The Corner

Caldwell’s Cousins

Cousin-marriage has finally hit the big-time. Christopher Caldwell has an excellent article on the phenomenon in The New York Times Magazine: “Where Every Generation Is First-Generation.” Here are some excerpts:

Marriage is not just an aspect of the immigration problem in Germany; to a growing extent, it is the immigration problem….it is possible that as many as 50 percent of Turks (a word that in common parlance often includes even those with German citizenship) seek their spouses abroad….roughly half a million spouses [have been imported] since the mid-1980′s, which in turn means hundreds of thousands of new families in which the children’s first language is as likely to be Turkish as German.

Binational marriage alarms many Germans for two reasons. First, it allows the Turkish community to grow fast at a time when support for immigration is low. The Turkish population in Germany multiplies not once in a life cycle but twice — at childbirth and at marriage. Second, such marriages retard assimilation even for those Turks long established in Germany. You frequently hear stories from schoolteachers about a child of guest workers who was a star pupil three decades ago but whose own children, although born in Germany, struggle to learn German in grade school. After half a century of immigration, every new generation of Turks is still, to a large extent, a first generation.

The rural Anatolian practice of marrying relatives, usually first cousins, is frequent….between a sixth and a quarter of binational pairings. Domestic violence is high….in the preceding five years, 45 “honor killings’ were carried out by Turkish or Kurdish families in Germany against women deemed to have “strayed,” generally by dating Europeans or adopting Western fashions. It probably doesn’t take more than a few such incidents to intimidate young Turkish women who watch the news or read the papers.

What Ceylan has found is a parallel society growing increasingly elaborate and increasingly entrenched. He calls Hochfeld an “ethnic colony,” rather than just a “ghetto” or “community.” That is, Hochfeld is more than a place where a homesick Turk can find a little corner of Turkey, the way a Japanese immigrant might gravitate to a sushi restaurant in New Hampshire. It is turning into a fully articulated Turkish society, where a Turk has the institutions to lead any kind of Turkish life he chooses. And the life that most Hochfeld residents choose is becoming steadily more traditional….They built institutions that mimicked those of the villages they hailed from.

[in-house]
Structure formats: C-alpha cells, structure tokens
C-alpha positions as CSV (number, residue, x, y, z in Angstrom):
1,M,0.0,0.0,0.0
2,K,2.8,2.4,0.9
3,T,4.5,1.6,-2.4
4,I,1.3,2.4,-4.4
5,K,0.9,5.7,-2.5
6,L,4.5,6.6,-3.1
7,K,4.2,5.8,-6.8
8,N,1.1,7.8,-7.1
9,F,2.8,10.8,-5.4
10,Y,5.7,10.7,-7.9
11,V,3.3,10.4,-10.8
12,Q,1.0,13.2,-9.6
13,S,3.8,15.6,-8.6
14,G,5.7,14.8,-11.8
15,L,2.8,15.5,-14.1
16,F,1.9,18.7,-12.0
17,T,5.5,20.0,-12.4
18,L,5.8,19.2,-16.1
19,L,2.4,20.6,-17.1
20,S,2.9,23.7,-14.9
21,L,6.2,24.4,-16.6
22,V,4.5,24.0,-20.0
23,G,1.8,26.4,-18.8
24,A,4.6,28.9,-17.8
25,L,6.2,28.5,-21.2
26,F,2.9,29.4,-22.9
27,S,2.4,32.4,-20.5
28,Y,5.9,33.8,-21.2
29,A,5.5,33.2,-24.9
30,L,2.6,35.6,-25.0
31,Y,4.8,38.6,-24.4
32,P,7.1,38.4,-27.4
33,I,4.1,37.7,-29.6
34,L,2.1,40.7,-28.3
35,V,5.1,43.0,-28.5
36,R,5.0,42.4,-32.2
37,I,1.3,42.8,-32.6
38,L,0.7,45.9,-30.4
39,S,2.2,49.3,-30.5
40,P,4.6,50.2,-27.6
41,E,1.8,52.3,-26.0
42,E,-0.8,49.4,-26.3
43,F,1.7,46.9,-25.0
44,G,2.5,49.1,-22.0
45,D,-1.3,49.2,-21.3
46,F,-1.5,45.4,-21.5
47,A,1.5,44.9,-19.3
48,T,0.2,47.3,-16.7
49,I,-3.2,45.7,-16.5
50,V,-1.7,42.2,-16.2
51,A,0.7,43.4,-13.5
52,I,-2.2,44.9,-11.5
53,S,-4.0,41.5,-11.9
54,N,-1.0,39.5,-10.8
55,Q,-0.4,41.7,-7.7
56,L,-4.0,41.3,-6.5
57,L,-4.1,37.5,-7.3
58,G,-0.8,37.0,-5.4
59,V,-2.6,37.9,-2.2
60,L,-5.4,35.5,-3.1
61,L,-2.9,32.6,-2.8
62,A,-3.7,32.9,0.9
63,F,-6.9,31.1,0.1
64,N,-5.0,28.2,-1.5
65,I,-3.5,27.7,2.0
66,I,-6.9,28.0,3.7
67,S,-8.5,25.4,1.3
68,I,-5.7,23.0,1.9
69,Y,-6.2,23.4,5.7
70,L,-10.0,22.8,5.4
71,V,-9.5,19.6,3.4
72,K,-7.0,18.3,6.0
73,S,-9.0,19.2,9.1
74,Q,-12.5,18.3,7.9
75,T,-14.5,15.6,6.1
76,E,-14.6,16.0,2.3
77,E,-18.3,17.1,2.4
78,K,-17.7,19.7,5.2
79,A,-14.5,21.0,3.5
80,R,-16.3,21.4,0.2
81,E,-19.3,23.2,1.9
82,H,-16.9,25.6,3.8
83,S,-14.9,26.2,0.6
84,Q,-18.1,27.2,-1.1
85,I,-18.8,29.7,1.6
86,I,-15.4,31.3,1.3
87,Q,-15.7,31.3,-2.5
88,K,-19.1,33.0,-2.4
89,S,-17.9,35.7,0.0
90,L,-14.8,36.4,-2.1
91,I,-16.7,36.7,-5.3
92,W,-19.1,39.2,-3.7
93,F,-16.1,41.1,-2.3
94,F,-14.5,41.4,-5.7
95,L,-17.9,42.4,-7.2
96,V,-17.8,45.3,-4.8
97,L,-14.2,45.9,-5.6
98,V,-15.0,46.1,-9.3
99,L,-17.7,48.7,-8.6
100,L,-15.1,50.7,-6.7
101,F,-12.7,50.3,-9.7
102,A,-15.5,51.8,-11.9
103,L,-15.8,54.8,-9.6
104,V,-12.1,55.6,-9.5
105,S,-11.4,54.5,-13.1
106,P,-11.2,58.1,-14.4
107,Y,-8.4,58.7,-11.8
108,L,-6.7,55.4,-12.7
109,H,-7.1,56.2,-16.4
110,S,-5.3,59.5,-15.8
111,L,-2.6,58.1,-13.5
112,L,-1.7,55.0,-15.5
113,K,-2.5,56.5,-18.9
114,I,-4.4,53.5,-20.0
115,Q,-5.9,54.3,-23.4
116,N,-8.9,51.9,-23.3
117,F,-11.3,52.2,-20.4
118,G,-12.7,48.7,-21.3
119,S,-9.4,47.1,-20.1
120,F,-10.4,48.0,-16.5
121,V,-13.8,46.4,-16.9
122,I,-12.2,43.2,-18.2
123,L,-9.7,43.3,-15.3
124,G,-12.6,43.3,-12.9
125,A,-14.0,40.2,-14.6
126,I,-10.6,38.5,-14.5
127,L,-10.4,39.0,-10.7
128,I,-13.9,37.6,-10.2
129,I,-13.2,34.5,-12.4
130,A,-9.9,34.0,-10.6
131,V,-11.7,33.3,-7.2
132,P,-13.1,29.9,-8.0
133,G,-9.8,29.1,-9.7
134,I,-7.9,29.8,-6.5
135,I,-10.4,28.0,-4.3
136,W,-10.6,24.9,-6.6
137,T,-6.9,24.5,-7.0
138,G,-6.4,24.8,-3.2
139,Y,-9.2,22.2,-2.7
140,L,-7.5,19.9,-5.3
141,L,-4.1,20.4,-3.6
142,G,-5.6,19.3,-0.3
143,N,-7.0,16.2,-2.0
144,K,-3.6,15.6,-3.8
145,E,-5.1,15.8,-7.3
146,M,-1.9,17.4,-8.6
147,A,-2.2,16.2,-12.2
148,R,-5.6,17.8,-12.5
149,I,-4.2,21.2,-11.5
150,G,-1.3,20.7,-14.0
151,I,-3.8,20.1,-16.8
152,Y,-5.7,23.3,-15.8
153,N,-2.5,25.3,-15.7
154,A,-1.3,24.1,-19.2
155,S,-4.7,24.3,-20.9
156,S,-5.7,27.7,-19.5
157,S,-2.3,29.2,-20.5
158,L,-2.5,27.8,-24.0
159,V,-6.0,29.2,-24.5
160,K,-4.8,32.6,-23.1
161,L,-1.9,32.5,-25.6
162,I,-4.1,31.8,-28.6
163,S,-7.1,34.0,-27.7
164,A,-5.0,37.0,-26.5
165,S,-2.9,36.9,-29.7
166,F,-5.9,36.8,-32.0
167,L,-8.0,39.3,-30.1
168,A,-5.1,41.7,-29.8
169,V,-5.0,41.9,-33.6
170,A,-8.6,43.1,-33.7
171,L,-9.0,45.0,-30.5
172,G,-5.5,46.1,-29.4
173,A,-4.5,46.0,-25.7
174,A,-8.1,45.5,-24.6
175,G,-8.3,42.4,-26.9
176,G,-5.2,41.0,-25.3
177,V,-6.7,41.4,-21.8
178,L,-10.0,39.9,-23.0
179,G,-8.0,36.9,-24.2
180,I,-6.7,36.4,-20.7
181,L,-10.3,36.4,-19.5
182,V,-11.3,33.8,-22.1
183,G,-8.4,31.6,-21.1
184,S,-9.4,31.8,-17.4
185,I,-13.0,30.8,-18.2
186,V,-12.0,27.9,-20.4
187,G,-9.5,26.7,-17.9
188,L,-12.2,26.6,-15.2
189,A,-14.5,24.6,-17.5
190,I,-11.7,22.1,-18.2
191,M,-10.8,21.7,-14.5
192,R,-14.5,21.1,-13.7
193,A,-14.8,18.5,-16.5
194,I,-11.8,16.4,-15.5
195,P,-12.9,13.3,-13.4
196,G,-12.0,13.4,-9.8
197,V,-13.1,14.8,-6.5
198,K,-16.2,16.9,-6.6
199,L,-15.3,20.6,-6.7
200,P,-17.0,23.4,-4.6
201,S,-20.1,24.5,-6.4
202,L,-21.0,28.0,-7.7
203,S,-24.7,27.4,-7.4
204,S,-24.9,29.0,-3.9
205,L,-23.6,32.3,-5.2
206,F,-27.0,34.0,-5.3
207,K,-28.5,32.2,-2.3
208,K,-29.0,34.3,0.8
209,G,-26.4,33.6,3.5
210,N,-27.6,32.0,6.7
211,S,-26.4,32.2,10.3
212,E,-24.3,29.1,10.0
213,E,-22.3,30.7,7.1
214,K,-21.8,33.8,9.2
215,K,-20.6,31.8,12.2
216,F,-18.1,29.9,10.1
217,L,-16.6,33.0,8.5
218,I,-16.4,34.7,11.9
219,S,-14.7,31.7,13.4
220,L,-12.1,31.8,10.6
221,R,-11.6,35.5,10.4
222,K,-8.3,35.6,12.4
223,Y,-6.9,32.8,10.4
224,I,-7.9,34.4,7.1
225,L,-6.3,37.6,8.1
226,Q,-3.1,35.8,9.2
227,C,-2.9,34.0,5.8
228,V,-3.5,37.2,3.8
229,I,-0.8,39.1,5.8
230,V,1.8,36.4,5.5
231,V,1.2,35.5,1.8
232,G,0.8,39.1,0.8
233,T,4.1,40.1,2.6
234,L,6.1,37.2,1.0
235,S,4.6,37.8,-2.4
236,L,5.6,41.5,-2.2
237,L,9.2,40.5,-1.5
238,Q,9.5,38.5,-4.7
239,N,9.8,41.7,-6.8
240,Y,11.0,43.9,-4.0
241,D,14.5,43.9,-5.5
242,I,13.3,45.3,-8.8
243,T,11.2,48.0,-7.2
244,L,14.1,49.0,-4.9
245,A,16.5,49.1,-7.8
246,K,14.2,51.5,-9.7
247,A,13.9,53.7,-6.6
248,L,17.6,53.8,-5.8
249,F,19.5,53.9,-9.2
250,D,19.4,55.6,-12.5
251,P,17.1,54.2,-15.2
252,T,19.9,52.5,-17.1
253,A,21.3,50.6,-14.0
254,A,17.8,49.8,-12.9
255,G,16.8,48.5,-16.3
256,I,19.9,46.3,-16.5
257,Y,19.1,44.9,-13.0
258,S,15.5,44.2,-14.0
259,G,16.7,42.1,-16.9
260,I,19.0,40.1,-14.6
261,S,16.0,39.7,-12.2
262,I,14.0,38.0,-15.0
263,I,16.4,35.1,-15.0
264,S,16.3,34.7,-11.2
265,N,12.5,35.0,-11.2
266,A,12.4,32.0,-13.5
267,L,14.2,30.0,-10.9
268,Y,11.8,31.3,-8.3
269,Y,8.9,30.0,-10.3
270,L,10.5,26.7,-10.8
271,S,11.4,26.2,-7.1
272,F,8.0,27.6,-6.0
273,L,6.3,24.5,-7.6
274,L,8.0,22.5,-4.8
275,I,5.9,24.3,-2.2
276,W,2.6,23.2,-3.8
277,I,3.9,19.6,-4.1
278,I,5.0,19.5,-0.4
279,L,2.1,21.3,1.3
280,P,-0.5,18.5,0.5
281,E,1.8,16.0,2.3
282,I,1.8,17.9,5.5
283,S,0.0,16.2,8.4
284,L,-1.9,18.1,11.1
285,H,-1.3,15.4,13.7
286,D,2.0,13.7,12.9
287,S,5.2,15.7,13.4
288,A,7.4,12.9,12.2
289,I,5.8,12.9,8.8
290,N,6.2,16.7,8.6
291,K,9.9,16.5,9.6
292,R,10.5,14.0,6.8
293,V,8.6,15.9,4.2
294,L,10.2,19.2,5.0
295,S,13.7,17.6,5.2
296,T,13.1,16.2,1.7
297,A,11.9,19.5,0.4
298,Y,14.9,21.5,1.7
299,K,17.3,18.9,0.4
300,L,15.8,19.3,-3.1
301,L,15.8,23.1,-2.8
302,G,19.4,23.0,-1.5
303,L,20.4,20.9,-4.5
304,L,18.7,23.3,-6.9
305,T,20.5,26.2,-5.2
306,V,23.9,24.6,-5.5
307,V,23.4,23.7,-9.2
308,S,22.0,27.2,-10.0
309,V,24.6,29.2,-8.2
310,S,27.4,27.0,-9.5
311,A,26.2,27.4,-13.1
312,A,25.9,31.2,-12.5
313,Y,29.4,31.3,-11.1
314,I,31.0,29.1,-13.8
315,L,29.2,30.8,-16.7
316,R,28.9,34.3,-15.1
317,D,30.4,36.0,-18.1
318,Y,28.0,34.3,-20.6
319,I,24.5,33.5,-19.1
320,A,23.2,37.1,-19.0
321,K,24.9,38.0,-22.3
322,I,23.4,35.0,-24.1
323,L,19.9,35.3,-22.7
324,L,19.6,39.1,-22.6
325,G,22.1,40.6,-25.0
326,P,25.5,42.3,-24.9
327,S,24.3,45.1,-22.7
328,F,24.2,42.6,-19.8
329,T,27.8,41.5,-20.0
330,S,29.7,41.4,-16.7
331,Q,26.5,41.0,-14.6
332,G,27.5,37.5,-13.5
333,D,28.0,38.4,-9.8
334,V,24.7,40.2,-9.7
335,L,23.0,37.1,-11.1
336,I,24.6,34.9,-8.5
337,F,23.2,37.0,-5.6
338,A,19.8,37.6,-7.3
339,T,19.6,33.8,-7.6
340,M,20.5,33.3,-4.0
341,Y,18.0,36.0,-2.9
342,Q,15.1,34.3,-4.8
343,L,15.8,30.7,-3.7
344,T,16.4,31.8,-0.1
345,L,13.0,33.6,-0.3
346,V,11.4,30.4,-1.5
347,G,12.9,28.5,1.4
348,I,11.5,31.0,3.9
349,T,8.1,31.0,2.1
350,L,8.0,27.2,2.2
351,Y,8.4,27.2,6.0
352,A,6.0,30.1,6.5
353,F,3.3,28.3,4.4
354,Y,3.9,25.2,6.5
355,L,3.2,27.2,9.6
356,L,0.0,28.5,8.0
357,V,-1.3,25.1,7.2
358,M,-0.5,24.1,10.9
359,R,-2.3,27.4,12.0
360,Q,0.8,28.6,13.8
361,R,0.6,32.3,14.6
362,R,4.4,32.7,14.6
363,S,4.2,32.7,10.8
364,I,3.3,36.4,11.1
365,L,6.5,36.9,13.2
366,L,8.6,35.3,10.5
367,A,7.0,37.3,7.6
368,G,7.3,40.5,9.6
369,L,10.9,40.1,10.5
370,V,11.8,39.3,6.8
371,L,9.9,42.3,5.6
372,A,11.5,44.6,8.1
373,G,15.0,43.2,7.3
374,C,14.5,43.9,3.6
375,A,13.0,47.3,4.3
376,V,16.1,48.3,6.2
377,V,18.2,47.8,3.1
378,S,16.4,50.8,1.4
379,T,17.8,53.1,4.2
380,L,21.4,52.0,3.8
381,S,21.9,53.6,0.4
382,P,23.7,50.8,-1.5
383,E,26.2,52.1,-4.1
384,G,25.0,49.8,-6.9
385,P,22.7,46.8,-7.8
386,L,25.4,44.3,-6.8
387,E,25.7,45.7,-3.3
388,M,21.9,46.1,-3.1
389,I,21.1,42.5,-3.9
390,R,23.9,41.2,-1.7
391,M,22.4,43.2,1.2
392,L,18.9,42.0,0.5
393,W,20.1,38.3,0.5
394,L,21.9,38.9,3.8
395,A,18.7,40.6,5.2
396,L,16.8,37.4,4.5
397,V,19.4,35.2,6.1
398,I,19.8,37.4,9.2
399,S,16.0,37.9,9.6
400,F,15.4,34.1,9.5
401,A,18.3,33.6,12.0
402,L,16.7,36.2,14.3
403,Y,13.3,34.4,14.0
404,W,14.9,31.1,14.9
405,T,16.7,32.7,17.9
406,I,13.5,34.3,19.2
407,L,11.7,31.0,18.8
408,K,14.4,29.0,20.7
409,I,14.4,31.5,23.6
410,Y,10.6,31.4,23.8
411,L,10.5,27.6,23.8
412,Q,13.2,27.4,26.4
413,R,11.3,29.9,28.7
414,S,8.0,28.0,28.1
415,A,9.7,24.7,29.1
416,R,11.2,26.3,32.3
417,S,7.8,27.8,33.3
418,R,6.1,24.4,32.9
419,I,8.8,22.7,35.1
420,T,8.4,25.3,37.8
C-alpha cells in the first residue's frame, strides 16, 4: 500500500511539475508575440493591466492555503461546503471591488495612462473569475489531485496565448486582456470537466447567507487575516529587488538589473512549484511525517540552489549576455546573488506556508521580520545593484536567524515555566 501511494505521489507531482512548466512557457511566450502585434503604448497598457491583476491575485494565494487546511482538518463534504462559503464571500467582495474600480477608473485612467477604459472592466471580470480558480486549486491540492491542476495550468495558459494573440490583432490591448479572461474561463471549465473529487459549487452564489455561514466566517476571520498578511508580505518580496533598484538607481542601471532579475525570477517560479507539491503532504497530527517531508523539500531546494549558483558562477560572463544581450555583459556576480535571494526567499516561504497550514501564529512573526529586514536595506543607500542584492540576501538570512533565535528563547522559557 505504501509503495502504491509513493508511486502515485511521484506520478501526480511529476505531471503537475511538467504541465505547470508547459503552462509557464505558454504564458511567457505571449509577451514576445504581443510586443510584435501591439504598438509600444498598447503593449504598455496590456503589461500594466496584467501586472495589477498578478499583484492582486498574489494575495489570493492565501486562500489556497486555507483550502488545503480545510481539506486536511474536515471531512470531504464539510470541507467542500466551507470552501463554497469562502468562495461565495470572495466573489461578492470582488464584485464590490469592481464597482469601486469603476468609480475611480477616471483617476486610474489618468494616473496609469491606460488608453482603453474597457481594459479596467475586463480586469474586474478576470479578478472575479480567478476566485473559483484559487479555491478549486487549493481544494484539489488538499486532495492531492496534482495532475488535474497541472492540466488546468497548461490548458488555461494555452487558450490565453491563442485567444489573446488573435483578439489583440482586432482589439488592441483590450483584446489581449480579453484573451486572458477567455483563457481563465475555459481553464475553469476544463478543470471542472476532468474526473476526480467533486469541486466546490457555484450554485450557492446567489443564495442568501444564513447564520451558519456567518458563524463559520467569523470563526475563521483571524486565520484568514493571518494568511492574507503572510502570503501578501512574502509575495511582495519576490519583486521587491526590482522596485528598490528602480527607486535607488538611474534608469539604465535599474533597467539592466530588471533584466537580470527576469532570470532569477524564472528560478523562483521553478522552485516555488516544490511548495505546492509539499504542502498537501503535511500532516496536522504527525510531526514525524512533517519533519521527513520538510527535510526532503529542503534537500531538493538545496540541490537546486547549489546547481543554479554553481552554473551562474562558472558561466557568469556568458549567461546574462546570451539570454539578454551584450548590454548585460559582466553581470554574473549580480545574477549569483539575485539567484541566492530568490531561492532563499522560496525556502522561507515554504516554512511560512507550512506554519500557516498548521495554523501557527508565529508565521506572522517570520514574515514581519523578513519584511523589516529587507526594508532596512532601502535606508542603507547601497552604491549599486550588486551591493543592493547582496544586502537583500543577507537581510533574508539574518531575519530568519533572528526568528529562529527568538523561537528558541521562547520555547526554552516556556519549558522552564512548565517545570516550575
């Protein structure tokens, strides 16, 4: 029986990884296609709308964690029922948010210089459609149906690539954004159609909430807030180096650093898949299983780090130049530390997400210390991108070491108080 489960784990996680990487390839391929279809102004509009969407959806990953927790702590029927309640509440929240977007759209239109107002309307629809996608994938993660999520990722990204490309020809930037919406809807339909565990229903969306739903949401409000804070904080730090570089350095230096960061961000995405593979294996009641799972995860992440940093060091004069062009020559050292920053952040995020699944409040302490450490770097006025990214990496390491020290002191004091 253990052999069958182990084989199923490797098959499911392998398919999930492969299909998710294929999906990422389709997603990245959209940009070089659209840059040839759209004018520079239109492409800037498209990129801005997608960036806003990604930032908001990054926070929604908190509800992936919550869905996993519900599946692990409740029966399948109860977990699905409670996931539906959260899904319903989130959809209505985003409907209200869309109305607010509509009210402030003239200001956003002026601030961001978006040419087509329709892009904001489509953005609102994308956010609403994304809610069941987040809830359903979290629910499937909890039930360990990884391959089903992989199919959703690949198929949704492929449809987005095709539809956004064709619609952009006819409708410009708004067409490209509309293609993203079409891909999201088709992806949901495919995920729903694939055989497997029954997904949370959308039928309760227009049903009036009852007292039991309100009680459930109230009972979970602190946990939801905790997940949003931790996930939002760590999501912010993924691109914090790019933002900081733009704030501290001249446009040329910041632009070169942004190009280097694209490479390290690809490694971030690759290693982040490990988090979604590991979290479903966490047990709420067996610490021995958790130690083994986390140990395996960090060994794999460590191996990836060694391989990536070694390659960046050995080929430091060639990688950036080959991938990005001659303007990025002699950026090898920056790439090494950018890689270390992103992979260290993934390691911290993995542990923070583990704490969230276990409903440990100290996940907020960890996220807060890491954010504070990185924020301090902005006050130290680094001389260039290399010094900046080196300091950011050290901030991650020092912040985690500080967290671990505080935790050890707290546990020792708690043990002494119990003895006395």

The old assumption that living in the middle of Western prosperity creates an almost automatic loyalty has been shaken in recent years. German residents, of course, played a leading role in the Sept. 11 terrorist attacks. The way immigrants marry is a key factor in the way they assimilate or don’t….53 percent of Turkish women ages 16 to 29 would not consider marrying a German “under any circumstances.”…Where such attitudes prevail, self-segregation is inevitable.

Wolfgang Schauble, Germany’s interior minister…admitted that the tendency of Turks to bring spouses from abroad is a “main reason why integration isn’t improving with the passing generations.”…

Certain countries in Europe have placed sharp restrictions on those who marry foreigners. The Netherlands is one of them. In Denmark, citizens under the age of 24 are not even allowed to reside in the country with their non-E.U. spouses. Germany is unlikely to try anything so restrictive. But in March, the German cabinet approved a reform of immigration laws that would raise the minimum age of foreign-born spouses to 18. (Studies show that the lower the age of marriage, the greater the tendency to have an arranged marriage.) Schauble also intends to require a minimum basic language proficiency for a spouse before he or she comes to Germany.

The proportion of binational marriages following the traditional pattern is probably significantly higher than the stats here indicate. Many traditional Turkish villages are “endogamous.” In other words, villagers marry only other villagers–to the point where you can be thrown out of a village if you marry an outsider. So, many binational marriages that do not involve first cousins probably do involve fellow villagers (many of whom are likely somewhat more distant kin).

As I noted yesterday in “Look to Europe,” many European countries are now trying to scale back on family-based chain migration. Clearly, Germany is part of this general movement. The North Carolina case of Hispanic chain migration (see my “Chain, Chain, Chain” post, below) is all-too-reminiscent of what’s happening in Europe. And as I argued yesterday, it is by no means impossible that the United States could soon see significant Muslim chain migration, on the European pattern. That is especially true if the Clinton and Obama amendments pass, but even holds if the current bill, with its eight year acceleration of chain migration, passes.

Read Caldwell and ask yourself if you want the sort of thing he describes happening here. It’s nothing short of madness that we should be encouraging family-based chain migration in the United States at the very moment when the Europeans are attempting to free themselves from its dangers.

Stanley Kurtz — Stanley Kurtz is a senior fellow at the Ethics and Public Policy Center.

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